• Dr. Timothy X. Merritt

Alternative Futures: Growth and Decay

Appendix A.

Appendix A to Alternative Futures describes a world in which we see a continuation of the current economic status quo, big corporations reign supreme, and government power is absent or sidelined. We can recognize technological improvements, although they are more advance in the near future than they are today, and there are hints of societal collapse.


This archetype involves the continuation of the current capitalistic status quo, which grows even more rampantly. Corporations reign unalloyed, potentially extending their power to policing, urban security, the management of public infrastructures, and law enforcement. Governmental power is absent or sidelined. Current technologies also grow steadily, pushed by monetary gains and controlled by corporations. Hints of societal collapse or decay are found in society. Decay can manifest in various forms, from abject life conditions and patent disparities to mismanagement of urban hygiene and bleakness of the atmospheric environment, or in a combination of these elements. Decay can also manifest in the decadence of common values, or in the conflict between values between different groups of individuals/factions. For example, leadership can be evil, primarily profit seeking and dominative, while subordinates are subjugated. (Fergnani & Song, 2020, p. 8)


Continuation of current Capitalistic Status Quo: 7 examples out of 7 novels = 100%

Descriptions Summarized: All of the books featured (100%) a backdrop that reflects the current capitalistic status quo. Characters go about their business by participating in easily recognizable jobs such as pizza delivery driver, looking for a big TV reality hit, or being called out of semi-retirement. Two of the books reviewed illustrate the potential for both massive fortune and poverty.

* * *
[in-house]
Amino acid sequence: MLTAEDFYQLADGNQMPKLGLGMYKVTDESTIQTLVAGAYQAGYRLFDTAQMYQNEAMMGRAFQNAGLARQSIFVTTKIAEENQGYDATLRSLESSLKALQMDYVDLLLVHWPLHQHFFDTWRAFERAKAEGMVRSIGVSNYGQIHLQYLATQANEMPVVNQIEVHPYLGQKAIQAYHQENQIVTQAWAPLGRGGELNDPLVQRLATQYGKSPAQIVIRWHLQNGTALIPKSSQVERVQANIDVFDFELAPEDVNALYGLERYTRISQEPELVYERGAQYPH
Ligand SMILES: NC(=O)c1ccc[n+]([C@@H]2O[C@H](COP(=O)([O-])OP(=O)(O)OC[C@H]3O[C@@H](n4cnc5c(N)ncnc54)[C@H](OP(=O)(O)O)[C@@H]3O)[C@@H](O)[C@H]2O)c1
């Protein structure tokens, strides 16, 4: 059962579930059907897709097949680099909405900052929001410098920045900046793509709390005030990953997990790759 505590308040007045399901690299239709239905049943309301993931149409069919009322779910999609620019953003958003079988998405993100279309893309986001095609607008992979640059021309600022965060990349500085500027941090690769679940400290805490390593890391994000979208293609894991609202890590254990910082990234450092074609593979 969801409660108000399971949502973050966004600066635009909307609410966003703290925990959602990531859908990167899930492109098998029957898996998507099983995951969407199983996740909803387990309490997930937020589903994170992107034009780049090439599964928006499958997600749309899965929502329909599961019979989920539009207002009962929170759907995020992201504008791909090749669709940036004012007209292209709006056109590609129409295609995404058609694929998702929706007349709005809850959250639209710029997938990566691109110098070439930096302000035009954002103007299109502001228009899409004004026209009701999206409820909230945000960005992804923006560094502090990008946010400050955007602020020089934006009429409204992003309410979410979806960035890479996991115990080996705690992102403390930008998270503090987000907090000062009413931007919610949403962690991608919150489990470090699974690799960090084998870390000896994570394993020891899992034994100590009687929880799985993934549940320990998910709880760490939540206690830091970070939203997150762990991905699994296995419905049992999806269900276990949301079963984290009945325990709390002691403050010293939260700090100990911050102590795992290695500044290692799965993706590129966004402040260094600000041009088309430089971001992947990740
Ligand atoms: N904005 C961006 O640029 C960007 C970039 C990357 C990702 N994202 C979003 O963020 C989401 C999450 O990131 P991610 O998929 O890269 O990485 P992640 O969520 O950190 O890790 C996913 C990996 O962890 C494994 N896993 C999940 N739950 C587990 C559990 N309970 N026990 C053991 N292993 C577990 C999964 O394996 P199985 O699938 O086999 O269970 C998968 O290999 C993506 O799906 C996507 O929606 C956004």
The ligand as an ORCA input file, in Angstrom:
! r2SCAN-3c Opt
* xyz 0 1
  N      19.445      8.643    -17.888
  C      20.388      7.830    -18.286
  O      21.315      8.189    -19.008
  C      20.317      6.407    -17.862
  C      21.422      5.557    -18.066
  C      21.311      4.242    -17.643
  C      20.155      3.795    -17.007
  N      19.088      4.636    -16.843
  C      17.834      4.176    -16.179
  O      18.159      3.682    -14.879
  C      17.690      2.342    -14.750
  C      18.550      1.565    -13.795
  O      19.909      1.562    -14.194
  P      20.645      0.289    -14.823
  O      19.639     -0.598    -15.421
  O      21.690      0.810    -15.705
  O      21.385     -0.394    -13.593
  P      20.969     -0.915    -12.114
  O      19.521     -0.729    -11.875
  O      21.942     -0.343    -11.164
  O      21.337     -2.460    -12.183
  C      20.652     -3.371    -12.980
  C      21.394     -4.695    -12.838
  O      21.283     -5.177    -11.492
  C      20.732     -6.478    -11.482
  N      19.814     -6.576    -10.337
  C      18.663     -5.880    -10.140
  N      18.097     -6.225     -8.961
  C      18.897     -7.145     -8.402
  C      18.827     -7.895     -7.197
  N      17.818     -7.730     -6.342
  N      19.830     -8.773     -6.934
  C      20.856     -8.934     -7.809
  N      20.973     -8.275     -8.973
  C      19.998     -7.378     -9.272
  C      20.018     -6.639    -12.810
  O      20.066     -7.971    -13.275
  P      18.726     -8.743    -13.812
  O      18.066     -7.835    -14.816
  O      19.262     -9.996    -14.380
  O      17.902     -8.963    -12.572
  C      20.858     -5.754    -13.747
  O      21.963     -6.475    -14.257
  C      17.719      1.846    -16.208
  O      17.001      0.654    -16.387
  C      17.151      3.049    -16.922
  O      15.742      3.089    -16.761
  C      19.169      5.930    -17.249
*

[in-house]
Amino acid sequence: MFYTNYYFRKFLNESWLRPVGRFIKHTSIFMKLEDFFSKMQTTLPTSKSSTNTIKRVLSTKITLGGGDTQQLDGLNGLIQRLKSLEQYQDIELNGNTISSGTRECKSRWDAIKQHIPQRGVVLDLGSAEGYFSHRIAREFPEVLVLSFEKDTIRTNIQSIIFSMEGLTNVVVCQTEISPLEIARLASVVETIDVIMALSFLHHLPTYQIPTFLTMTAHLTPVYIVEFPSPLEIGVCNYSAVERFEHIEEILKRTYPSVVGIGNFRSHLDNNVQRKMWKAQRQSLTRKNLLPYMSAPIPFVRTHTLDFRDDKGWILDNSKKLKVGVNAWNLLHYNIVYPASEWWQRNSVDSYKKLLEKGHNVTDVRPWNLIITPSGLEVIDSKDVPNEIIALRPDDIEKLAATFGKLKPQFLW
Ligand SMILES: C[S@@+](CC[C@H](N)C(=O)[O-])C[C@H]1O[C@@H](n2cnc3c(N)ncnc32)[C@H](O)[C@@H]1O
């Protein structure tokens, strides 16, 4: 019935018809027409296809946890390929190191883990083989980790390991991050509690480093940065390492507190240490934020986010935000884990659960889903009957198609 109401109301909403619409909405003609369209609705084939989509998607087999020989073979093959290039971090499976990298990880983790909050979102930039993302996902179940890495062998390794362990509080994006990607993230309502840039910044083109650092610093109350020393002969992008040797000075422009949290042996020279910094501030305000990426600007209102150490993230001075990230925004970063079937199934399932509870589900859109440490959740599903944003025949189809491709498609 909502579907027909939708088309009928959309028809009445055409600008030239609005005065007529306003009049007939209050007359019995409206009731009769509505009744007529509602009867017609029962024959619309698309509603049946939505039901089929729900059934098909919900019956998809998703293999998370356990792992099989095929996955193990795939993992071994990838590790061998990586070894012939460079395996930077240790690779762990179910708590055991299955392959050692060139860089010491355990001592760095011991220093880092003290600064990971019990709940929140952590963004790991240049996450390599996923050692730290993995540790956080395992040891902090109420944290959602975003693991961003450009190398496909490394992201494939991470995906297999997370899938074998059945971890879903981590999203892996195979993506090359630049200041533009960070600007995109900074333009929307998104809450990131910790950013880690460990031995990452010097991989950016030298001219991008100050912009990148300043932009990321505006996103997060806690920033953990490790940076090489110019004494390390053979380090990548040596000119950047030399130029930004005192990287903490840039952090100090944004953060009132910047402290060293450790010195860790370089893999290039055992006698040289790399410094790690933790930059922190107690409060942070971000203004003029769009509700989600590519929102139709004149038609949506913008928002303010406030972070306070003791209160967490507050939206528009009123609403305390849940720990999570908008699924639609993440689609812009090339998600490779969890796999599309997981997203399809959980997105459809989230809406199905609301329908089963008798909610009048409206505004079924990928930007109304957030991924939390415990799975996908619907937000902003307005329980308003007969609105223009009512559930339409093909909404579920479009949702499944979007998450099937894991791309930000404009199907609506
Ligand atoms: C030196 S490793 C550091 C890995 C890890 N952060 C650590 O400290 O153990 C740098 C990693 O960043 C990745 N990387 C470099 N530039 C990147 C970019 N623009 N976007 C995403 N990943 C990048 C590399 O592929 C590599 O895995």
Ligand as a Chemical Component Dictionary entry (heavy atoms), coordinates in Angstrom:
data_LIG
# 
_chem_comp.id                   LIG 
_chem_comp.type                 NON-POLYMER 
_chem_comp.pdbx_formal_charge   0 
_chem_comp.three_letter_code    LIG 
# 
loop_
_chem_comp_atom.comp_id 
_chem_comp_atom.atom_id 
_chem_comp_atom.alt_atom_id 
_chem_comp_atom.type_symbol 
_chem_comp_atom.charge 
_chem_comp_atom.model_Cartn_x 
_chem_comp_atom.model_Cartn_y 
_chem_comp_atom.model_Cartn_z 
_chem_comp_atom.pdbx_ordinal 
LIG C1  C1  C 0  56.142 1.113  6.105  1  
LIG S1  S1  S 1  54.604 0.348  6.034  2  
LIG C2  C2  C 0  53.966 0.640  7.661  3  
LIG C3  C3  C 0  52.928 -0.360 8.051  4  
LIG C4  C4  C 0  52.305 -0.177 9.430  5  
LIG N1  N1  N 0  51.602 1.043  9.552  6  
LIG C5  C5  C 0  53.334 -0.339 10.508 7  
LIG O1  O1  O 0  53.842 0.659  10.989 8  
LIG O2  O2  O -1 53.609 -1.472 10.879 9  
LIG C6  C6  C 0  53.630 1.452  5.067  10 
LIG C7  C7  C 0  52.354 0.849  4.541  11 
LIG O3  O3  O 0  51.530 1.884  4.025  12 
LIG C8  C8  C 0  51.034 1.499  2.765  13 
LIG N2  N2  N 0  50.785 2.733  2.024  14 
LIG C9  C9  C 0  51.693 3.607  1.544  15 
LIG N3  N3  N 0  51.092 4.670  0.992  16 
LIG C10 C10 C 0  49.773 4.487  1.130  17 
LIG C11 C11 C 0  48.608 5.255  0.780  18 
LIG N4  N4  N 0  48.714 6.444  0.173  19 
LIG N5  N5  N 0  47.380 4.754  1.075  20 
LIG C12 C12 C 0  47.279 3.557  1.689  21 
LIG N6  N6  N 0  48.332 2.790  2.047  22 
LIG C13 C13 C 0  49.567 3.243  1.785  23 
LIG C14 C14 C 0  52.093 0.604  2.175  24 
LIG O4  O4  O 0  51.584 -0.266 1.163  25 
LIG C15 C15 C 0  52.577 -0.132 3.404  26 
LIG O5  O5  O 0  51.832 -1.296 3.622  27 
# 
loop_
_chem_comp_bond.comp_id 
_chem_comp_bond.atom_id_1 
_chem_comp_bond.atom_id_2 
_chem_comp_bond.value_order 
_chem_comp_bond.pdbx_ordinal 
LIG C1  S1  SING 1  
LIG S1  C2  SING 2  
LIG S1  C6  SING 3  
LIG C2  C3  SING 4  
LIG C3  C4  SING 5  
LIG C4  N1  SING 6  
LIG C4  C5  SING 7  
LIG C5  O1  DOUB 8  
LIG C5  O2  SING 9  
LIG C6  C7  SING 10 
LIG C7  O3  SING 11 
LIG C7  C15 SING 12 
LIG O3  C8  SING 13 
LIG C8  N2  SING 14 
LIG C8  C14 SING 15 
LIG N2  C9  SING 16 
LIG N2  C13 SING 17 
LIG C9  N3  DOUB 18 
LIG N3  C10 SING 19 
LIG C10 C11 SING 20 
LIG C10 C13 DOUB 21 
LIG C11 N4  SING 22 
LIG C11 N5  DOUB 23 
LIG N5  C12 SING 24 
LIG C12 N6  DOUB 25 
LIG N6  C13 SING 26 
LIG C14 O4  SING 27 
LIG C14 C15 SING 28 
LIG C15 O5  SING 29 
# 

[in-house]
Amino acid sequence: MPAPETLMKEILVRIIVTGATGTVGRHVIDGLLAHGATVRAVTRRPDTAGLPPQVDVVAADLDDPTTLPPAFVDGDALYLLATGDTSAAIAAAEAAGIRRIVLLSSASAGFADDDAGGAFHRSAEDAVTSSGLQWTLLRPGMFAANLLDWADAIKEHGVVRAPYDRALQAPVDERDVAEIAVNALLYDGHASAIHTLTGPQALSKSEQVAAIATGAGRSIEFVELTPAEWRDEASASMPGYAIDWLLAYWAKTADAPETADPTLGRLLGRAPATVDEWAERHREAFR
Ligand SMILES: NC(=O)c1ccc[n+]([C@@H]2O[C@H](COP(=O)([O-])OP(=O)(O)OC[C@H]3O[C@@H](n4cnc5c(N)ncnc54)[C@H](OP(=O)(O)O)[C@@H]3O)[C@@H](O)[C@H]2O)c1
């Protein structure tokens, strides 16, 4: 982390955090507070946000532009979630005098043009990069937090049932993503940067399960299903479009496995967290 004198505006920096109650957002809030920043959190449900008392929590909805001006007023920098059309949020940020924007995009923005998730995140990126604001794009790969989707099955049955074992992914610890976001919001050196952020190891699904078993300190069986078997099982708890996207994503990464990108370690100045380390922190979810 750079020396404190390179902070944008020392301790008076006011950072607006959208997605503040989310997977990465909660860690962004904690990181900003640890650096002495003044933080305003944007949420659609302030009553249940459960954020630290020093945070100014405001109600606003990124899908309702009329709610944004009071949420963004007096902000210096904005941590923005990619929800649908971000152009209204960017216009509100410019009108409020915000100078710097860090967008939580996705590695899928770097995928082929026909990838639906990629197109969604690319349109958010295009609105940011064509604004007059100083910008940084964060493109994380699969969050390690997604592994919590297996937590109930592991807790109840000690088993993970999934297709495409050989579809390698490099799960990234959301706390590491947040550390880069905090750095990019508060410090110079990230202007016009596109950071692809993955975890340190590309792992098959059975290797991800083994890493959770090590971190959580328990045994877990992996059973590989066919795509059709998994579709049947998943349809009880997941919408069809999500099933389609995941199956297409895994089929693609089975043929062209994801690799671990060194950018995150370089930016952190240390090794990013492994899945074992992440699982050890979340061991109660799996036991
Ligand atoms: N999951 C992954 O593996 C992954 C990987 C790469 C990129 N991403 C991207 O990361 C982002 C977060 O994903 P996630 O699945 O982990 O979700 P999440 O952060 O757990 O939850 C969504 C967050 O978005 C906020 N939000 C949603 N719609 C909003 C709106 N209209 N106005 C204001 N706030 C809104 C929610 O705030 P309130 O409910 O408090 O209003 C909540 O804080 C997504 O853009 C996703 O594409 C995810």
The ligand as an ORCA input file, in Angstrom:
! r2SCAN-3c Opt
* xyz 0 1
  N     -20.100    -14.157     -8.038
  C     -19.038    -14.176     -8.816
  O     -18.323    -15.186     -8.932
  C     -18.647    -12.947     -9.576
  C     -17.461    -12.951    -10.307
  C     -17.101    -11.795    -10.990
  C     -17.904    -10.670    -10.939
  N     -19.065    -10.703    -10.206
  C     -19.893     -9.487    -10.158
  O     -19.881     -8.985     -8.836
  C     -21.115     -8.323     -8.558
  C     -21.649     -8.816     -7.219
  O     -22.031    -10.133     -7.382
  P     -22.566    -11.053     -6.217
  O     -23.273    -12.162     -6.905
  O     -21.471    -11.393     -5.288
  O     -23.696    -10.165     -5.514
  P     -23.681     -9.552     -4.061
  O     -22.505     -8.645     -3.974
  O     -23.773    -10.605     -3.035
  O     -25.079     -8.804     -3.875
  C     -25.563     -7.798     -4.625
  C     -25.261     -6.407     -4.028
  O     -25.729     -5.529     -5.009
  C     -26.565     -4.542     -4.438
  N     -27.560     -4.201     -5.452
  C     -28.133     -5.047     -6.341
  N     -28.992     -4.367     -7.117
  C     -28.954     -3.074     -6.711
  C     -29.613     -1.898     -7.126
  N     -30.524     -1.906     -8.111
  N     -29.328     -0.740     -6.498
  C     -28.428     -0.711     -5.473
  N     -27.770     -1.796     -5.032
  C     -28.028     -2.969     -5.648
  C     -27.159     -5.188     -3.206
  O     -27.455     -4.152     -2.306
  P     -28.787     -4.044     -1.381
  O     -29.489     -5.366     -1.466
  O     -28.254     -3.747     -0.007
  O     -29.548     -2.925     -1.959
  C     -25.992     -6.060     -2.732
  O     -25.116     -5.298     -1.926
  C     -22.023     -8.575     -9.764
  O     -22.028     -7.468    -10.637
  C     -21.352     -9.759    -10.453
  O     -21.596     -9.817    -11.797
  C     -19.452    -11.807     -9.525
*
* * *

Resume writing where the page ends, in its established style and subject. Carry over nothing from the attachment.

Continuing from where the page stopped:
Corporations reign unalloyed: 3 examples out of 7 novels examined = 43%

Descriptions Summarized: Corporations did not play a significant role in the books examined. There is one example of the establishment of a vast economic empire and two examples where corporate interests overwhelmed military operations and subverted the missions for nefarious purposes.


Governmental power is absent or sidelined: 3 examples out of 7 novels examined = 43%

Descriptions Summarized: It is not surprising that the absence of governmental power would reflect in a low score. When national power is mentioned, it is in the form of semi-independent nations or personalized in the form of calls or contact from old friends who work in the government. Corporate power tends to sabotage government efforts.


Current technology grows steadily: 8 examples out of 7 novels = 114%

Descriptions Summarized: The advancement of current technology is one of two major themes that ran throughout all the books examined. Readers will instantly recognize the virtual realms, quantum computing, computer viruses, and metaverses from their own daily interactions with technology (albeit in much more advanced and dramatic forms). Some of the more advanced technological innovations require more imagination. However, the intellectual leap to bio-engineered lab rats, towing dead satellites out of earth's orbit, and the development of a deadly new disease using nanotechnology, is still fairly easy to make.


Hints of societal collapse or decay: 8 examples out of 7 novels = 114%

Descriptions Summarized: The second major theme that ran throughout all the books examined is the ever-present threat of societal collapse. This is likely due to the fiction writers' need to build a sense of urgency and danger into their stories. Numerous wars are fought, and even players in virtual games are willing to kill one another to win. Characters are motivated to undertake a search-and-destroy mission, track down a disgraced athlete, and survive in a total surveillance environment. Adversaries kidnap the children of prominent members of society or attempt to conceal the development of a new bio-weapon by burying thousands of victims in mass graves.


References:

Creswell, J. W., & Creswell, J. W. (2013). Qualitative inquiry and research design: choosing among five approaches. Los Angeles: SAGE Publications, c2013.


Fergnani, A. & Song, Z. (2020). The six scenario archetypes framework: A systematic investigation of science fiction films set in the future. Futures, (124, 102645) ISSN 0016-3287, https://doi.org/10.1016/j.futures.2020.102645


Merritt, T. (2022). Imagining the future: The rapid classification of fiction archetypes. ResearchGate, (PDF) Imagining the Future: The rapid classification of fiction archetypes (researchgate.net)


Rovai, A., Baker, J. & Ponton, M. (2014) Social science research design and statistics: A practitioner’s guide to research methods and IBM SPSS analysis (2nd ed.). Chesapeake: Watertree Press, LLC.

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